Like Andy Farrell’s tenure in charge of Ireland, Team Black took a game or two to find their groove but when they did, the rugby was outstanding – fast ball, offloading, great support lines and a real team effort that was celebrated with a try of the day by Eoghan Collins at the end of the 3rd game. While the defence improved, there is plenty to work on, with tackling and alignment being key.
A particular mention for Matthew Bridgeman, making tackles, keeping the ball alive, taking kick offs. Eoghan Collins who corrected his teams lateral running on a couple of occasions and took the ball hard up the middle, punching holes and creating a great platform for his team. Tom Quinn, Bobby Cave and Charlie Hughes ran hard, always looked for the offload and tackled well. Finally where would we be without our weekly bone crunching tackle from Mr D Sweeney? He saved them (2 in a minute) for the final game, a real confidence killer for Lansdowne and which allowed Seapoint to set up another attack and score off it.
Like Teams Blue and Black, Team Green would agree that they too struggled on the day but did manage to improve during the games. Similar to Team Blue where concentration lapses or loss of focus resulted in opposition turnovers and tries, some players forgot their lines more than once, be it in attack or defence, which caused avoidable problems against a cohesive and well-drilled Lansdowne side. However, it wasn’t all doom and gloom and there were encouraging performances, particularly in Game 3 when Team Green were unlucky with a few bounces of the ball but they showed some real fight in defence.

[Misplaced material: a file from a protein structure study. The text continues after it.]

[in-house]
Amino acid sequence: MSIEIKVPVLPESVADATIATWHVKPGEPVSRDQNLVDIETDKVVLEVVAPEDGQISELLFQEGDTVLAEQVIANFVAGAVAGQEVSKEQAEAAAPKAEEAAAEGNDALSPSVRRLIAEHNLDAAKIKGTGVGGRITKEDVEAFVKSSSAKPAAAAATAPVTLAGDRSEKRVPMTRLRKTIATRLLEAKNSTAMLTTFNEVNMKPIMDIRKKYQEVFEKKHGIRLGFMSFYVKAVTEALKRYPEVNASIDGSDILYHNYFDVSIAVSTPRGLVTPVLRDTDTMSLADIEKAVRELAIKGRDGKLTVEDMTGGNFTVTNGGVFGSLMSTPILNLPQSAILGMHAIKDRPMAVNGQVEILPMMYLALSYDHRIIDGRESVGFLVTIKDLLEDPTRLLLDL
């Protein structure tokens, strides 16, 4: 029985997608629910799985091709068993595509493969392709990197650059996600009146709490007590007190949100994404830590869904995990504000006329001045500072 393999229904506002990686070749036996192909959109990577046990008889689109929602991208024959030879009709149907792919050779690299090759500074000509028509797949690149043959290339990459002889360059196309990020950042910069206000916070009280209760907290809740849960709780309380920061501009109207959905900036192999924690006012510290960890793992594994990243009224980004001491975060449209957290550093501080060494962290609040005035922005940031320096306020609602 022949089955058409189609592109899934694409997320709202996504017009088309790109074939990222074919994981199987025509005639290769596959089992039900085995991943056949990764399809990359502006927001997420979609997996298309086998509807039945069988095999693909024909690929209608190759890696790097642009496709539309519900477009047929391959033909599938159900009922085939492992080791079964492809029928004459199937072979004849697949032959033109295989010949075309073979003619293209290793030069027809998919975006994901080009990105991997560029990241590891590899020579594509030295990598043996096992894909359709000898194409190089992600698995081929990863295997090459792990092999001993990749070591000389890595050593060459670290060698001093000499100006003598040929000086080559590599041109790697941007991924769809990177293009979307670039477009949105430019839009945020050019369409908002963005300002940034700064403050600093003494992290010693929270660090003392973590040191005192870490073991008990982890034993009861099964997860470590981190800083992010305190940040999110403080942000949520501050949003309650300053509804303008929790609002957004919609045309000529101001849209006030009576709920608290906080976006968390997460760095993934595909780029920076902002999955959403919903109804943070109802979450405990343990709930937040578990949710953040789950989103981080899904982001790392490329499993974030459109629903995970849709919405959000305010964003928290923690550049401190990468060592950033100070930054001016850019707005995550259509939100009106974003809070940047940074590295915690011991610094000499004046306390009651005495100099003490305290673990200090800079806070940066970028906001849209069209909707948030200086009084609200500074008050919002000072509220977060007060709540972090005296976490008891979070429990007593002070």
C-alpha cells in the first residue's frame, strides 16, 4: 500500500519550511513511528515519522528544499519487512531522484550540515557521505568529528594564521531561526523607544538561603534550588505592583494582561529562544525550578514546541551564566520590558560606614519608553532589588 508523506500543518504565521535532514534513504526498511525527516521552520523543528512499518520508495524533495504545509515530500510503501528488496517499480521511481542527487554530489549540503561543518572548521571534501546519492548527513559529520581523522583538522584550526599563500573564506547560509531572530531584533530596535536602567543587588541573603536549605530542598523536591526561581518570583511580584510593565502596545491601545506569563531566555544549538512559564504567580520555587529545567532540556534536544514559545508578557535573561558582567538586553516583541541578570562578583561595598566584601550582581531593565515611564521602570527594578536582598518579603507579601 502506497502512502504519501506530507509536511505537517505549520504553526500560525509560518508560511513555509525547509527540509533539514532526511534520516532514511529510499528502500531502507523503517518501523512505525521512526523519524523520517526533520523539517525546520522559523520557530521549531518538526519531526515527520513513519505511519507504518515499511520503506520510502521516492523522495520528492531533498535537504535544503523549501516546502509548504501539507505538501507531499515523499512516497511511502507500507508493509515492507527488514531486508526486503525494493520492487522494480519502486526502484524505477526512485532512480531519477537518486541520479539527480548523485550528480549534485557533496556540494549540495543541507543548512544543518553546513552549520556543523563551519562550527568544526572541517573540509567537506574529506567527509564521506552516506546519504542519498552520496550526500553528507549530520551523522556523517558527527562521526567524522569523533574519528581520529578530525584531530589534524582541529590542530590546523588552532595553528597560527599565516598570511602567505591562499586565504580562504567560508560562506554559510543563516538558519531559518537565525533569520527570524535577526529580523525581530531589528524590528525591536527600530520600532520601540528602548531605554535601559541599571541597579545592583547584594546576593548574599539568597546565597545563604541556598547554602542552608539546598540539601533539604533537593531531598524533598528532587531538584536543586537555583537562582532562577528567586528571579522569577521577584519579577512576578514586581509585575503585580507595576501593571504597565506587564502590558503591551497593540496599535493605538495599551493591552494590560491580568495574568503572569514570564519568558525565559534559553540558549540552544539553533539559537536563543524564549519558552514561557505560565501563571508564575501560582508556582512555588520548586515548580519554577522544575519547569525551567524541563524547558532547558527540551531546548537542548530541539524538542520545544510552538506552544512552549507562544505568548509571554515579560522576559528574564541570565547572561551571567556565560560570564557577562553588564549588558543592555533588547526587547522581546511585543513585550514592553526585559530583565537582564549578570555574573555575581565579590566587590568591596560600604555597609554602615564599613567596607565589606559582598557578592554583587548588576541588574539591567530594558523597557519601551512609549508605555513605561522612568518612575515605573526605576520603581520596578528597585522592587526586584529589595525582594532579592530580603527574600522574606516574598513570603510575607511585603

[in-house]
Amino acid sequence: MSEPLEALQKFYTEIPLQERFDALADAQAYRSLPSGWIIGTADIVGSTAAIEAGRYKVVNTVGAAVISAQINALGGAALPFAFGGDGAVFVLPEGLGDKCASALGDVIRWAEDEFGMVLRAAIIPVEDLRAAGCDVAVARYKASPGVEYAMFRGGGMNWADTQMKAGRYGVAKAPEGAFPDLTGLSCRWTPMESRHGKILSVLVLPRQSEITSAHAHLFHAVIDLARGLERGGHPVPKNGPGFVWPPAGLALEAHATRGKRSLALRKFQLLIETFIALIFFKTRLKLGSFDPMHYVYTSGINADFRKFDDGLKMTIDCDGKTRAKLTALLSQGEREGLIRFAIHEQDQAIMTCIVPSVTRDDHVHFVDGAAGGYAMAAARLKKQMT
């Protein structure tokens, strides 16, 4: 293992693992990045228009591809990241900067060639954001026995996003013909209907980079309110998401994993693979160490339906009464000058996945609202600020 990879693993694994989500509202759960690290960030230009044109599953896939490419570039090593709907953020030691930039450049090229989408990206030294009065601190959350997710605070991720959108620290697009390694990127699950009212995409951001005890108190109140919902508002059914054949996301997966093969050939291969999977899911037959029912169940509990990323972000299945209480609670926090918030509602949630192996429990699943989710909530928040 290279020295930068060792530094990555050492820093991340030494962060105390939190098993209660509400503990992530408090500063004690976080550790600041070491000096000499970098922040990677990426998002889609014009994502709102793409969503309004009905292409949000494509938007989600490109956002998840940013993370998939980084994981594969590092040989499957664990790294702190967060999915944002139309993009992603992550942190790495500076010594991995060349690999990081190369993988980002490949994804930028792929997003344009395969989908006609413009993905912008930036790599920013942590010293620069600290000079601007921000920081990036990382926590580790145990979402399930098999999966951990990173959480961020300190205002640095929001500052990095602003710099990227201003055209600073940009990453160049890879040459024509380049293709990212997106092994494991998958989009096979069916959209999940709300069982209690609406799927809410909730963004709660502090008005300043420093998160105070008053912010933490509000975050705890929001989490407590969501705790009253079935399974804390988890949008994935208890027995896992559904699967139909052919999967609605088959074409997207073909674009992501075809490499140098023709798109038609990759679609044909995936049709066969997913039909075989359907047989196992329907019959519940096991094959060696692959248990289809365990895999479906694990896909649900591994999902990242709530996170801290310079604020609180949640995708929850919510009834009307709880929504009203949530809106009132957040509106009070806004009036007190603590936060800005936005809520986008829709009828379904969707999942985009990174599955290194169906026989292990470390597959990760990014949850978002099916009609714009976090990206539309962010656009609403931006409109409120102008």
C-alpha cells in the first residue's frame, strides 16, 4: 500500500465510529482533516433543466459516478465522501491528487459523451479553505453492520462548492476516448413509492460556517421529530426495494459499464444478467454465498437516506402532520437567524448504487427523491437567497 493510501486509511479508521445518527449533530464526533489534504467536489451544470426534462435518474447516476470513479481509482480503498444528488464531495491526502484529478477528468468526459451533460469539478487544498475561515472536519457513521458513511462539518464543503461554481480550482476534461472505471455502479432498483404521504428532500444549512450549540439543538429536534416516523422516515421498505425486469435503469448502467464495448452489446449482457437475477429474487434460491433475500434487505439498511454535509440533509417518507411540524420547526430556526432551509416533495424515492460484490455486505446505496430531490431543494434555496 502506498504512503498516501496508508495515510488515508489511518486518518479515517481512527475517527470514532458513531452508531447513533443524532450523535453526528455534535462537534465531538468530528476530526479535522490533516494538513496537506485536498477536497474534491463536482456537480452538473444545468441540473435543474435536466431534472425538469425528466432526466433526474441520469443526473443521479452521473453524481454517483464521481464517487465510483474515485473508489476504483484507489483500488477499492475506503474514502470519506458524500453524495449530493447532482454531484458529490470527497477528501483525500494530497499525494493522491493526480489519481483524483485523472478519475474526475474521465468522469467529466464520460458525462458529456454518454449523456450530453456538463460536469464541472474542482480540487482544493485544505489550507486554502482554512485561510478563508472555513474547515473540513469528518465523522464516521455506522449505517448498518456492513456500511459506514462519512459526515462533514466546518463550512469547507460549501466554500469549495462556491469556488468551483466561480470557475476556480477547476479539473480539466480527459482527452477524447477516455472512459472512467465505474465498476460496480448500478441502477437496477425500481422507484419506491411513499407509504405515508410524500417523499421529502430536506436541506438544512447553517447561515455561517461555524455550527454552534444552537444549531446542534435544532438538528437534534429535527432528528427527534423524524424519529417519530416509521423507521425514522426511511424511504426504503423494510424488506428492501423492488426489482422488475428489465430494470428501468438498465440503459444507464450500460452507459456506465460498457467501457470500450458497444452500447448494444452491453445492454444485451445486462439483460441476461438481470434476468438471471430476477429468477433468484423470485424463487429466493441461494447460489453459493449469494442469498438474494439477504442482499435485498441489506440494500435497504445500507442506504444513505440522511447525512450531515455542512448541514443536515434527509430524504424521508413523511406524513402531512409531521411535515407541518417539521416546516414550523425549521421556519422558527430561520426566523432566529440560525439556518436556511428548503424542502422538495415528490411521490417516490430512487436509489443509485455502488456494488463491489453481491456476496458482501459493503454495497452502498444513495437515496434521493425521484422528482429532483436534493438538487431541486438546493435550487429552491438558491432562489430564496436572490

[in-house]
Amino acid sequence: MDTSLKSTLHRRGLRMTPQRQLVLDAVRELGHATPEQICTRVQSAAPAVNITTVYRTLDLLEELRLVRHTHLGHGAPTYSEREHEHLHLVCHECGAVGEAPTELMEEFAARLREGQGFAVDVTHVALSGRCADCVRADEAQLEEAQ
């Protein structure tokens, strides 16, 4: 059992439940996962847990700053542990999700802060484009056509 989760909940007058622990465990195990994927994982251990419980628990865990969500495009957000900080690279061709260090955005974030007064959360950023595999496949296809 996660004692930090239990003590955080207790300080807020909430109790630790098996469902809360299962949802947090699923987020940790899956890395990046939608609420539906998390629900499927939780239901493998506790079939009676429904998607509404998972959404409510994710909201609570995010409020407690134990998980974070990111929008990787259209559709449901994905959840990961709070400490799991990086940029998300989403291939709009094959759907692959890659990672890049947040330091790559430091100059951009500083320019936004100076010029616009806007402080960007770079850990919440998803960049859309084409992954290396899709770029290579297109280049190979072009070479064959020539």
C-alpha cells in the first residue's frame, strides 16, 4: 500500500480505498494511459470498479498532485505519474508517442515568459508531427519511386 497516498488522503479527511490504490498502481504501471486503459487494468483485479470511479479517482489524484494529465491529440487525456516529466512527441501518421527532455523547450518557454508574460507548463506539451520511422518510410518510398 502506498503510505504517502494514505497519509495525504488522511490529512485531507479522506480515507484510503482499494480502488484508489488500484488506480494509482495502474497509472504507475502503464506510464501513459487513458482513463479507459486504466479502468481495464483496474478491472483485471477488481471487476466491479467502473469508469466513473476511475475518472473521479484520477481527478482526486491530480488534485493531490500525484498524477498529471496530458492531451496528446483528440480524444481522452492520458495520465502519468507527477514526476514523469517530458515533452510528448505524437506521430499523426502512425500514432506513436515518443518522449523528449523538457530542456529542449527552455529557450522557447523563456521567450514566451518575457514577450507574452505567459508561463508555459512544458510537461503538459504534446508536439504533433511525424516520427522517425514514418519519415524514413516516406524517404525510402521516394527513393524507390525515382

Stand out performers of the day were Sean C who kept tackling right to the end. Oscar C showed great leadership in Game 2 making some big carries and lifting his teammates. Ross O & Dylan tackled and carried well but unfortunately got isolated on occasions and the tries didn’t come. Tough day at the office but good spirit shown!
So following which was arguably their toughest assignment so far, another chapter closes on the 2011s 2021/22 Season. The boys will know that a team effort requires 100% from all, 100% of the time, and some will be disappointed with individual or collective performances. But while not wanting to be accused of “loser talk”, good teams bounce back and learn more by losing than they do by winning and all the boys will know where they need to up their game.
With plenty of wins under the belt this season, Sunday’s losses were a timely reminder that showed when the basics are done right, they’re very effective, whether you’re attacking or defending. We look forward to working on that in training on Wednesday as we dust ourselves down and prepare for an historic Saturday fixture against Donhead School from England and an opportunity to get the show back on the road.